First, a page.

Lomas studies languages and his recent work identifies terms that are untranslatable into English. His research is of value to designers conducting cross-cultural investigations, particularly those trying to explain puzzling results. Untranslatable terms can provide insights into “cultural differences in constructions of well-being.” Lomas is exploring untranslatable words because “Although much attention has been paid to culture-specific psychopathologies, there have been no comparable attempts to chart positive mental states that may be particular to certain cultures.
Urban sprawl seems to have implications for social mobility. Ewing and his team report that “the United States has a much more class-bound society than other wealthy countries. The chance of upward mobility for Americans is just half that of the citizens of the Denmark and many other European countries. In addition to other influences, the built environment may contribute to the low rate of upward mobility in the U.S. . . . We examine potential pathways through which sprawl may have an effect on mobility. . . .
Want to encourage people to behave more sustainably? Take action when they’re in the middle of a life-changing event, such as an office relocation. Verplanken and Roy determined that “behaviour change interventions are more effective when delivered in the context of life course changes. . . . when habits are (temporarily) disturbed, people are more sensitive to new information and adopt a mind-set that is conducive to behaviour change.” The duo conducted “A field experiment . . .
A new website, targeted at people interested in anthropology and ethnography, is now online (http://www.sapiens.org). The founders of the site explain that they “launched SAPIENS with a mission to bring anthropology—the study of being human—to the public, to make a difference in how people see themselves and the people around them. Our objective is to deepen your understanding of the human experience by exploring exciting, novel, thought-provoking, and unconventional ideas. . . .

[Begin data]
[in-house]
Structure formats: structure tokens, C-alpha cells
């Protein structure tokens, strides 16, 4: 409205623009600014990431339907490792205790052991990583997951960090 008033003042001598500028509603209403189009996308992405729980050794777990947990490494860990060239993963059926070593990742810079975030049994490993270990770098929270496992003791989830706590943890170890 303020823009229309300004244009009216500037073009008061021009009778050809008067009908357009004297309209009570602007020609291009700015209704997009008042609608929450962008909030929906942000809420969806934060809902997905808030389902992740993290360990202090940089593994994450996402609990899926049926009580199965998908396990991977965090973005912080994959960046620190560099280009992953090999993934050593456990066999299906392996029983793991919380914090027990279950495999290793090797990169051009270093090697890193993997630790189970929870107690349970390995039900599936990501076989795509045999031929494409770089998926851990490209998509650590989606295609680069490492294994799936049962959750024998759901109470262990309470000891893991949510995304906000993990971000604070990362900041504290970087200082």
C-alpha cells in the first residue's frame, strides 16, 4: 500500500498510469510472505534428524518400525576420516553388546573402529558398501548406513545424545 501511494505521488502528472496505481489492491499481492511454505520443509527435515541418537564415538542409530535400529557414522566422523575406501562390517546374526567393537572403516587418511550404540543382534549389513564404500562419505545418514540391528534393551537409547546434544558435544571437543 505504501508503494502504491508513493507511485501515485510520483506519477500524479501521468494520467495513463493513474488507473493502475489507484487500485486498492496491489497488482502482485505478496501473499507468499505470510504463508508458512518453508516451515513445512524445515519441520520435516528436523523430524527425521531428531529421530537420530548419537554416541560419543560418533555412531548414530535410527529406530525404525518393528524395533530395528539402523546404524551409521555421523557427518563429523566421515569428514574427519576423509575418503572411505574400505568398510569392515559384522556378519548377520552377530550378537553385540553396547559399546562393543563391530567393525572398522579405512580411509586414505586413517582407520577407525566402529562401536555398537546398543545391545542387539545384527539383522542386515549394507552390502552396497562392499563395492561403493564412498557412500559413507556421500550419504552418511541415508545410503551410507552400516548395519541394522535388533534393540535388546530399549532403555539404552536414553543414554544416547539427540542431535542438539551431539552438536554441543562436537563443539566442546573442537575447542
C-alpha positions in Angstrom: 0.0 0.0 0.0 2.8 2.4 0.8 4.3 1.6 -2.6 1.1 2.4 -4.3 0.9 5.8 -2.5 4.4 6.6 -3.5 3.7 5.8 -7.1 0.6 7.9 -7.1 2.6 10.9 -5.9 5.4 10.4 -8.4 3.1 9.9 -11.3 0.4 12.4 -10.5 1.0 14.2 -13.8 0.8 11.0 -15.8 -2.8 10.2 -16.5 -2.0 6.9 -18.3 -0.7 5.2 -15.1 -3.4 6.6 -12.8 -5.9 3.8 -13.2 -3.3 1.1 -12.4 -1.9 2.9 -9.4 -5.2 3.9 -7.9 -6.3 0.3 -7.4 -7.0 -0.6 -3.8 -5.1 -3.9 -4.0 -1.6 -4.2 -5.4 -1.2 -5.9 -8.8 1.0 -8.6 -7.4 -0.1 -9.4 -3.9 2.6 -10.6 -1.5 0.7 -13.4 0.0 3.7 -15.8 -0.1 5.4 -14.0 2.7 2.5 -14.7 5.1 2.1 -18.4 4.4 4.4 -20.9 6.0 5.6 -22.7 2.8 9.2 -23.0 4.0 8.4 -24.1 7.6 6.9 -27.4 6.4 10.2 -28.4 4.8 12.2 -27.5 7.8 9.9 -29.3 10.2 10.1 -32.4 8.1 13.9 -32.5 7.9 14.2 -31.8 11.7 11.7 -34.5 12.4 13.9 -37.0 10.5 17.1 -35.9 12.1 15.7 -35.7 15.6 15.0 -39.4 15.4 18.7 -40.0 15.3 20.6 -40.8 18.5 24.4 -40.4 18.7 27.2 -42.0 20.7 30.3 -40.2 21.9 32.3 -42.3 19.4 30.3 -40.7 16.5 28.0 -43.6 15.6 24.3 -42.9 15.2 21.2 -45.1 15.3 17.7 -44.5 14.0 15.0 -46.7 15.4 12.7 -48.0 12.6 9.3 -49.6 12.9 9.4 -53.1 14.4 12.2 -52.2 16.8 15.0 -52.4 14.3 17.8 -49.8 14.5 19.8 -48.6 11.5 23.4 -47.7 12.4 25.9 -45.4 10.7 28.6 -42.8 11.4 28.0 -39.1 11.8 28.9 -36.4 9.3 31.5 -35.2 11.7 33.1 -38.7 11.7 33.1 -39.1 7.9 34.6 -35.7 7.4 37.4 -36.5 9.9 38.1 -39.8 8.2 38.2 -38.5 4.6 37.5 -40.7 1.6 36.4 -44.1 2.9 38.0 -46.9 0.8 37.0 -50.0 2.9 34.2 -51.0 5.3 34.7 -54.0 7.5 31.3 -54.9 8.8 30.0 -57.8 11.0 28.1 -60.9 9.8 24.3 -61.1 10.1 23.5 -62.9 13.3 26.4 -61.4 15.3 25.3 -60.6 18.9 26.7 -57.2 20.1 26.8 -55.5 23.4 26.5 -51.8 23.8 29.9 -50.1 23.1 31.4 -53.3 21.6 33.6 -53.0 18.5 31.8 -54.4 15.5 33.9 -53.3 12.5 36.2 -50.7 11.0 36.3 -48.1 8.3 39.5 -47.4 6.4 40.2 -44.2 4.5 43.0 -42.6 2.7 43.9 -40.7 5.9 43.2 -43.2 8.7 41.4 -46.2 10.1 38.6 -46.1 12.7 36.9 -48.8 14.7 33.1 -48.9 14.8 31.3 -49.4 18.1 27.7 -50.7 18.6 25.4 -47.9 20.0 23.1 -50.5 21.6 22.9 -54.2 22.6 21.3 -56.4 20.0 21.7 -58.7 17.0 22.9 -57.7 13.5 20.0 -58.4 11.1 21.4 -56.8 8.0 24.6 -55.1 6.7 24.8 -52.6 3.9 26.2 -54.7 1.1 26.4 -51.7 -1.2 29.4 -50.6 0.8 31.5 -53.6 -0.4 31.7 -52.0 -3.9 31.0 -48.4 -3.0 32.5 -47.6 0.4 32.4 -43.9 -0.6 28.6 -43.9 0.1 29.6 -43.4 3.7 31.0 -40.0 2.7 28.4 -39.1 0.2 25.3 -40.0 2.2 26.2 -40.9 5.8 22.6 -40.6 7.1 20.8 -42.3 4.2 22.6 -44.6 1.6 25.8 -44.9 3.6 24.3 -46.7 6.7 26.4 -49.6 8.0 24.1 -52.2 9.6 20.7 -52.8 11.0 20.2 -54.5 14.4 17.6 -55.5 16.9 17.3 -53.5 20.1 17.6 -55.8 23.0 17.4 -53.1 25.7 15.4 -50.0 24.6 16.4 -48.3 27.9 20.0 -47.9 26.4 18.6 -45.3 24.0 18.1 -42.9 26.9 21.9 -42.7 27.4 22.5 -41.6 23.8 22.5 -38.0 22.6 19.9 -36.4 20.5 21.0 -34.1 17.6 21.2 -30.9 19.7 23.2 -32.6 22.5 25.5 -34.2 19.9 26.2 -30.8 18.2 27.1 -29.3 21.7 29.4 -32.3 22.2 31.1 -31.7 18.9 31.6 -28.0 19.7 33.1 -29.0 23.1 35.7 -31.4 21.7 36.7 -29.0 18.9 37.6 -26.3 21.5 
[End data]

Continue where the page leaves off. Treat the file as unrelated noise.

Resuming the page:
A new book offers insights on the design of outdoor spaces near healthcare facilities.
It turns out that when we’re anxious we start to travel in a particular way; research on this pattern of behavior should inform the design of emergency exit areas and also spaces where people are likely to be anxious, such as some medical facilities. Weick and his team have learned that blindfolded, anxious people are apt to walk, or drift, toward their left.
A recent press release from NASA highlights the psychological challenges of living in a monotonous sensory environment. Its basic message is useful to all – although few of us will ever be challenged by living in space. NASA reports that “having limited access to stimuli to the senses . . . .[is seen as] a significant risk by NASA’s Behavioral Health and Performance Team.” The NASA press release quotes Dr. Jack Stuster as stating that “’Monotony of stimulation . . .
Research indicates that high rises as they are currently designed can be hazardous to our health—there is a lower survival rate for cardiac arrests on higher floors than on lower floors when people stricken on both the higher and lower floors are treated by the same paramedics. As Drennan and his team report the “increasing number of people living in high-rise buildings presents unique challenges to care and may cause delays for 911-initiated first responders (including paramedics and fire department personnel) responding to calls for out-of-hospital cardiac arrest. . . .
Wondering about comments about odors? Look at user waistlines. Patel and crew have found “positive associations between BMI [body mass index] and perceived ability to image odors and foods, but not visual objects.” People with greater BMI’s are much better at imagining food and non-food odors than people with lower BMI’s.
Barkha Patel, Katja Aschenbrenner, Daniel Shamah, and Dana Small. 2015. “Greater Perceived Ability to Form Vivid Mental Images in Individuals with High Compared to Low BMI.” Appetite, vol. 91, no. 1, pp. 185-189.
Studente, Seppala and Sadowska studied how seeing live plants, nature, and the color green influences creative thinking. In their experiment “Three groups [of participants] were used; one group in a classroom surrounded by plants and view to natural settings [creativity task presented on white paper], one with no views to nature but who completed the task on green paper, the third, with no plants present and no views to nature [creativity task on white paper].